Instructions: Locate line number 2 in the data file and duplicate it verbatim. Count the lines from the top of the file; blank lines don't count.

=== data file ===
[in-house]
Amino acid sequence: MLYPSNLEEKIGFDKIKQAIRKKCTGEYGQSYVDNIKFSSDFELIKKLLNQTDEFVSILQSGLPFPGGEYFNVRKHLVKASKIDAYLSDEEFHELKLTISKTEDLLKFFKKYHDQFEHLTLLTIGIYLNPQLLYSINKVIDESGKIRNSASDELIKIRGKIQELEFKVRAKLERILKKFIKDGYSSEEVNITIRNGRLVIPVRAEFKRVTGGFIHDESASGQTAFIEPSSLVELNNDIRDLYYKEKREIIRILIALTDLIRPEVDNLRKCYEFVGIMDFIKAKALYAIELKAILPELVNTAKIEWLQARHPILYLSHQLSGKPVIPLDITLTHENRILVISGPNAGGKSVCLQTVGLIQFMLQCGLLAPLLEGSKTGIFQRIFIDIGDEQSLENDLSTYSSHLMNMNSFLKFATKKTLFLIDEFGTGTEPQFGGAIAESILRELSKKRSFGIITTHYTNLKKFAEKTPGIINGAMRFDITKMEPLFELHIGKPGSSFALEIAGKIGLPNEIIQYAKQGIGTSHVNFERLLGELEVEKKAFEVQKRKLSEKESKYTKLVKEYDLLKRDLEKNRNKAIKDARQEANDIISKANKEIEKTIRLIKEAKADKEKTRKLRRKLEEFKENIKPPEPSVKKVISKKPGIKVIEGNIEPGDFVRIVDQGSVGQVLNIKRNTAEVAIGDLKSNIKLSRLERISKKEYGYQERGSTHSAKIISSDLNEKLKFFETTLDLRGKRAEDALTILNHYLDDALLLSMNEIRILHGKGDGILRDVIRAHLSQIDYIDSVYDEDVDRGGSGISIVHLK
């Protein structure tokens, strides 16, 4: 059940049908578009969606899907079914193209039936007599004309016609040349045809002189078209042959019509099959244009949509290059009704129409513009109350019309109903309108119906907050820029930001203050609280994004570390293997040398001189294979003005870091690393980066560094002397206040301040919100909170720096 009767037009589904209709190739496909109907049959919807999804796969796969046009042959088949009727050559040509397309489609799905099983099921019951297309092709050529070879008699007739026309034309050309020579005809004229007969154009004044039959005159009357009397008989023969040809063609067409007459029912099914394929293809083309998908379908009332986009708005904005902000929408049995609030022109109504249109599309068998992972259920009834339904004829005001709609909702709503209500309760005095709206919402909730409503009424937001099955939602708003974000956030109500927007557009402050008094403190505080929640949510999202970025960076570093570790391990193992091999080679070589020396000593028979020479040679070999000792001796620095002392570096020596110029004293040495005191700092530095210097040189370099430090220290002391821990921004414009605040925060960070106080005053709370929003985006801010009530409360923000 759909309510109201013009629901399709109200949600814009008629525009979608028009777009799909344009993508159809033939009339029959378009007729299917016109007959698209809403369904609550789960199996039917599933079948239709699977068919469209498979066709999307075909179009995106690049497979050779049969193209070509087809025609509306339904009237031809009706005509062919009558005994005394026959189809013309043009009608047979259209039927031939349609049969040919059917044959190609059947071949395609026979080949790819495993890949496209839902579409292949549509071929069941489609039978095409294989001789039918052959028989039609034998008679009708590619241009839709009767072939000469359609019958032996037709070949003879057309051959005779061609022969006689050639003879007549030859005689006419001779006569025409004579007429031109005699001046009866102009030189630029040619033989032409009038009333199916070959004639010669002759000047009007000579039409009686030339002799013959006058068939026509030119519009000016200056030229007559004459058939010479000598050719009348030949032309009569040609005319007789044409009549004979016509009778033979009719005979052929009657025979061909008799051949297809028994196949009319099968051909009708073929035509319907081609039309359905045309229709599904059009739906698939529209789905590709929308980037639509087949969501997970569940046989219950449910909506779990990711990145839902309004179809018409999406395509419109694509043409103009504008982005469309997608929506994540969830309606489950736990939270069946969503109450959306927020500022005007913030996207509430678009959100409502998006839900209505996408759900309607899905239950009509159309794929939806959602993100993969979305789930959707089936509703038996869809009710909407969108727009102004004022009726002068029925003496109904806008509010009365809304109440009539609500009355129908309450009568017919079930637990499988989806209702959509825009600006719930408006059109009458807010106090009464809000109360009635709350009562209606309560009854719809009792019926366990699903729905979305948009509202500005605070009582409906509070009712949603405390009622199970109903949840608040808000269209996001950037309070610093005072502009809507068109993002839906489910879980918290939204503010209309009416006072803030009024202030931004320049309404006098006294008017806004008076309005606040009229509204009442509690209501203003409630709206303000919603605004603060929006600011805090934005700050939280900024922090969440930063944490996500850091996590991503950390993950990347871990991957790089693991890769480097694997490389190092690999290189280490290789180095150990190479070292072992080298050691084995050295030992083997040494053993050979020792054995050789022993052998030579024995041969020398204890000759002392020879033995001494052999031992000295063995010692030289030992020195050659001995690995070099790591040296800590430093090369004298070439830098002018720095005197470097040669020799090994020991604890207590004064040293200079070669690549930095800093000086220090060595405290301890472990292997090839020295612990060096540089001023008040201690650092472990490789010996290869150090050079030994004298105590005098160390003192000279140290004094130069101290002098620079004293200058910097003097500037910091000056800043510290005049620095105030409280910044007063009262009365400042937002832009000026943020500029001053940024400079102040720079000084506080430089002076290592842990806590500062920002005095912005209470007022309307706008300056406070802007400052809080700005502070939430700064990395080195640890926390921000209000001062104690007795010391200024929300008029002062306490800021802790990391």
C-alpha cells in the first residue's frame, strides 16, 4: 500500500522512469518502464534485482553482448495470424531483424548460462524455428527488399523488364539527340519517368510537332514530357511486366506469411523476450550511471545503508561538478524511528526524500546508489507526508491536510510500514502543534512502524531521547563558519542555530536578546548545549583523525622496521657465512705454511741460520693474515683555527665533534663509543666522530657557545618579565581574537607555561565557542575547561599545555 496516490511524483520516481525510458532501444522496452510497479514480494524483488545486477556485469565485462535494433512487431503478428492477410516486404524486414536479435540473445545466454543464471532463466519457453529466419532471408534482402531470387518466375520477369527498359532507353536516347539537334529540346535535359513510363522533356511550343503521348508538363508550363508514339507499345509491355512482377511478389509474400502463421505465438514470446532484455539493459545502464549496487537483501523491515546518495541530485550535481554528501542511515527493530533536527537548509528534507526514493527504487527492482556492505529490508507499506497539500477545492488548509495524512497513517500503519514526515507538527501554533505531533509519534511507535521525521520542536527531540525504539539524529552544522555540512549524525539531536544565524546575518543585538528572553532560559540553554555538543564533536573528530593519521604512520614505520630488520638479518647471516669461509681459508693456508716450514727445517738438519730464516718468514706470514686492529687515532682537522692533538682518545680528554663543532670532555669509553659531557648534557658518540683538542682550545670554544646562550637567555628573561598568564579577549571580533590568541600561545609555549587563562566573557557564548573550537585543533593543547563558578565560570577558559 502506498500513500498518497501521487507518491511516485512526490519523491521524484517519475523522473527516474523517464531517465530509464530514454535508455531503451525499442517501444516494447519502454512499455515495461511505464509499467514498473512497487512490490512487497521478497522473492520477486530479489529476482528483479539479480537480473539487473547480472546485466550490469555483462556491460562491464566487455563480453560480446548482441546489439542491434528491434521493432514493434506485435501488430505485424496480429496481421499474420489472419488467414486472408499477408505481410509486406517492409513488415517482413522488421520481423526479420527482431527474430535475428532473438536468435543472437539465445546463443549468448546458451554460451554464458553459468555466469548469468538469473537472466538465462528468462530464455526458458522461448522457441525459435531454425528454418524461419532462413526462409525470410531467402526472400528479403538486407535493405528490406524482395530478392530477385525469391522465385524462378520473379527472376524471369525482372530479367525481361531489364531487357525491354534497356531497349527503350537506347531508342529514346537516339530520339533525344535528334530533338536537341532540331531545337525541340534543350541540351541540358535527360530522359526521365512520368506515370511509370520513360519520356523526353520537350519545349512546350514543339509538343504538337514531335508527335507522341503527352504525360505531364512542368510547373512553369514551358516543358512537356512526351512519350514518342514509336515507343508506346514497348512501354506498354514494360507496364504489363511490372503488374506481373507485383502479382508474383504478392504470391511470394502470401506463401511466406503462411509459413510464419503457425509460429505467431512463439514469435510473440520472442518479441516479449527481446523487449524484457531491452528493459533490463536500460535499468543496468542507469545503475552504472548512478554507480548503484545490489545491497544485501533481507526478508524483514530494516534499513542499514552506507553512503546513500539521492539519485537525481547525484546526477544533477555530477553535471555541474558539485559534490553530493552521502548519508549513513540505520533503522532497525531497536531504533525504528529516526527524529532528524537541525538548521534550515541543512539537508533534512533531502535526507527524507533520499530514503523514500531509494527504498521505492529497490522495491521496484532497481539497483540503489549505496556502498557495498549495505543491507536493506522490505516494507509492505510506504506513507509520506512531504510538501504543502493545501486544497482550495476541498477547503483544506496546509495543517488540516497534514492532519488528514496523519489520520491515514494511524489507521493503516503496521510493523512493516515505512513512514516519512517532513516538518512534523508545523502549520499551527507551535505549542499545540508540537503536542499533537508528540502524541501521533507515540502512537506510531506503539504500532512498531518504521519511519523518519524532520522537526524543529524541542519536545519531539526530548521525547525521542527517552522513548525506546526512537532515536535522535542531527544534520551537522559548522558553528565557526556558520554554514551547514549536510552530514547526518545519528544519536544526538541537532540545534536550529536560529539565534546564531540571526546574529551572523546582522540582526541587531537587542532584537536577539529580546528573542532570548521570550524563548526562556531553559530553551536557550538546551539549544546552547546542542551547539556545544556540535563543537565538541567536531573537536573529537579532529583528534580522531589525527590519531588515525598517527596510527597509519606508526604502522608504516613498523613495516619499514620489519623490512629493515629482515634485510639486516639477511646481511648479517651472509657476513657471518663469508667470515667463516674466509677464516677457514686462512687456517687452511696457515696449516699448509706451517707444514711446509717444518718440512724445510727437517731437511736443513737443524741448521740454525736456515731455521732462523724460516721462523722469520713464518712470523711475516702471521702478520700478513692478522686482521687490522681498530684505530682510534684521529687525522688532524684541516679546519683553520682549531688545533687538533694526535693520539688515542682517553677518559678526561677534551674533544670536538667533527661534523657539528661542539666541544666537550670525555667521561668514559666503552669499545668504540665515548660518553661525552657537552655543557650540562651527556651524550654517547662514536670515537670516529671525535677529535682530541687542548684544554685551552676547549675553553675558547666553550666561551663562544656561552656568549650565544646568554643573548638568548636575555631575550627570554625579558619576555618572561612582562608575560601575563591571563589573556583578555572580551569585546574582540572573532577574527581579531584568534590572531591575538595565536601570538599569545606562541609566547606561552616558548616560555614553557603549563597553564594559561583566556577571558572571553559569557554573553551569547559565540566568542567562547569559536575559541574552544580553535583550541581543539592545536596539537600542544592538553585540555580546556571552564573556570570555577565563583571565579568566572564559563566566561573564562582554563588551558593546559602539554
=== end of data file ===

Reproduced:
Amino acid sequence: MLYPSNLEEKIGFDKIKQAIRKKCTGEYGQSYVDNIKFSSDFELIKKLLNQTDEFVSILQSGLPFPGGEYFNVRKHLVKASKIDAYLSDEEFHELKLTISKTEDLLKFFKKYHDQFEHLTLLTIGIYLNPQLLYSINKVIDESGKIRNSASDELIKIRGKIQELEFKVRAKLERILKKFIKDGYSSEEVNITIRNGRLVIPVRAEFKRVTGGFIHDESASGQTAFIEPSSLVELNNDIRDLYYKEKREIIRILIALTDLIRPEVDNLRKCYEFVGIMDFIKAKALYAIELKAILPELVNTAKIEWLQARHPILYLSHQLSGKPVIPLDITLTHENRILVISGPNAGGKSVCLQTVGLIQFMLQCGLLAPLLEGSKTGIFQRIFIDIGDEQSLENDLSTYSSHLMNMNSFLKFATKKTLFLIDEFGTGTEPQFGGAIAESILRELSKKRSFGIITTHYTNLKKFAEKTPGIINGAMRFDITKMEPLFELHIGKPGSSFALEIAGKIGLPNEIIQYAKQGIGTSHVNFERLLGELEVEKKAFEVQKRKLSEKESKYTKLVKEYDLLKRDLEKNRNKAIKDARQEANDIISKANKEIEKTIRLIKEAKADKEKTRKLRRKLEEFKENIKPPEPSVKKVISKKPGIKVIEGNIEPGDFVRIVDQGSVGQVLNIKRNTAEVAIGDLKSNIKLSRLERISKKEYGYQERGSTHSAKIISSDLNEKLKFFETTLDLRGKRAEDALTILNHYLDDALLLSMNEIRILHGKGDGILRDVIRAHLSQIDYIDSVYDEDVDRGGSGISIVHLK